I was called a “liberal” this week on Twitter. I don’t have any problem per se with being called a liberal. But in this case it clearly wasn’t intended as a compliment. So I asked my interlocutor about his basis for making the charge. He replied by pointing out that I support public healthcare for all.
Guilty as charged! Of course, by this standard almost every Canadian is a “liberal”. I inquired further and was told that “conservative” entails support for limited government. And support for limited government is inconsistent with expanding government to include public healthcare. Hence, I’m a liberal.
Now one can certainly take issue with this use of the terms “liberal” and “conservative.” But it goes both ways. “You’re a liberal!” “Oh yeah? Well you’re a fundamentalist!”
Ahh, “fundamentalist.” I’ve been called that too. Indeed, I once had a book proposal rejected because one blind reviewer called me a fundamentalist. (By “blind reviewer” I don’t mean he lacked the ability to see. I mean I didn’t know who he — or she — was.)
Say, what’d he (or she) mean by calling me a fundamentalist?
Great question! And that brings me to Alvin Plantinga’s priceless treatment of the use of the term “fundamentalist” as an epithet to marginalize particular individuals for holding theological opinions that are decidedly out of fashion. Here is the delightful section from Warranted Christian Belief (Oxford University Press, 2000), p. 245. It has all the elements that we love in Plantinga’s writing: concise, reasoned analysis melded with dry wit, and astute social commentary.
And now, without further ado:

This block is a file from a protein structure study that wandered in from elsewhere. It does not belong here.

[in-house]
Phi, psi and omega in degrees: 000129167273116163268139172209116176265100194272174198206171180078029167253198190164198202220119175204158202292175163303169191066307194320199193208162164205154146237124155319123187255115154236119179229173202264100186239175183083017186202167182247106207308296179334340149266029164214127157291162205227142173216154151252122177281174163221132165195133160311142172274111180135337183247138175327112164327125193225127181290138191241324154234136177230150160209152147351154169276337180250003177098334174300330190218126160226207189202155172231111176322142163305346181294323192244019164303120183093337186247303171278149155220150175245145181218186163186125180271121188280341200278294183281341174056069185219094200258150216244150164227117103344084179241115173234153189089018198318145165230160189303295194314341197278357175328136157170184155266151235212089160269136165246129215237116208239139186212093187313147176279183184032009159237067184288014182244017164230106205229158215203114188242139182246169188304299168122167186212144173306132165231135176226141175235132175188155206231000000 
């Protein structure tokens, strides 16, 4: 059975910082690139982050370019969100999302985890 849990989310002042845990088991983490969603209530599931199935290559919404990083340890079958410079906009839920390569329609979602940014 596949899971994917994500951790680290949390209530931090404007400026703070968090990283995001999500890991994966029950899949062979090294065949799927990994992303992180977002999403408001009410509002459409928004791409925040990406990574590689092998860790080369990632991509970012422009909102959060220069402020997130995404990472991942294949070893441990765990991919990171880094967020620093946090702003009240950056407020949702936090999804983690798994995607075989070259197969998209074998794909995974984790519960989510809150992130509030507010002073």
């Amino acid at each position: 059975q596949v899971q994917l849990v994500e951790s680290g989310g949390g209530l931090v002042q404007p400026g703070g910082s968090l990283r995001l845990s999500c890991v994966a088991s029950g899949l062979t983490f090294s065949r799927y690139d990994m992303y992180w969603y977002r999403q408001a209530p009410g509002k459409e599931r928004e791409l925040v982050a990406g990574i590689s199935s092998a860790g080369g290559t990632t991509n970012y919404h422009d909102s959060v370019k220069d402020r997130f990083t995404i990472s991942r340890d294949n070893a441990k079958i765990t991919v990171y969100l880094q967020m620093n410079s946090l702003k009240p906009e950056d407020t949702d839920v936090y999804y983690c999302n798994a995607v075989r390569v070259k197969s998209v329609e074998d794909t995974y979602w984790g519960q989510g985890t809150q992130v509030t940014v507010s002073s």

On the most contemporary academic use of the term [fundamentalist], it is a term of abuse or disapprobation, rather like ‘son of a bitch’, more exactly ‘sonovabitch’, or perhaps still more exactly (at least according to those authorities who look to the Old West as normative on matters of pronunciation) ‘sumbitch’. When the term is used in this way, no definition of it is ordinarily given. (If you called someone a sumbitch, would you feel obliged first to define the term?) Still, there is a bit more to the meaning of ‘fundamentalist’ (in this widely current use): it isn’t simply a term of abuse. In addition to its emotive force, it does have some cognitive content, and ordinarily denotes relatively conservative theological views. That makes it more like ‘stupid sumbitch’ (or maybe ‘fascist sumbitch’?) than ‘sumbitch’ simpliciter. It isn’t exactly like that term either, however, because its cognitive content can expand and contract on demand; its content seems to depend on who is using it. In the mouths of certain liberal theologians, for example, it tends to denote any who accept traditional Christianity, including Augustine, Aquinas, Luther, Calvin, and Barth; in the mouths of devout secularists like Richard Dawkins or Daniel Dennett, it tends to denote anyone who believes there is such a person as God. The explanation is that the term has a certain indexical element: its cognitive content is given by the phrase ‘considerably to the right, theologically speaking, of me and my enlightened friends.’ The full meaning of the term, therefore (in this use) can be given by something like ‘stupid sumbitch whose theological opinions are considerably to the right of mine.’.”
So thanks to Alvin Plantinga, the next time you get called a “fundamentalist” you’ll know what they’re really saying!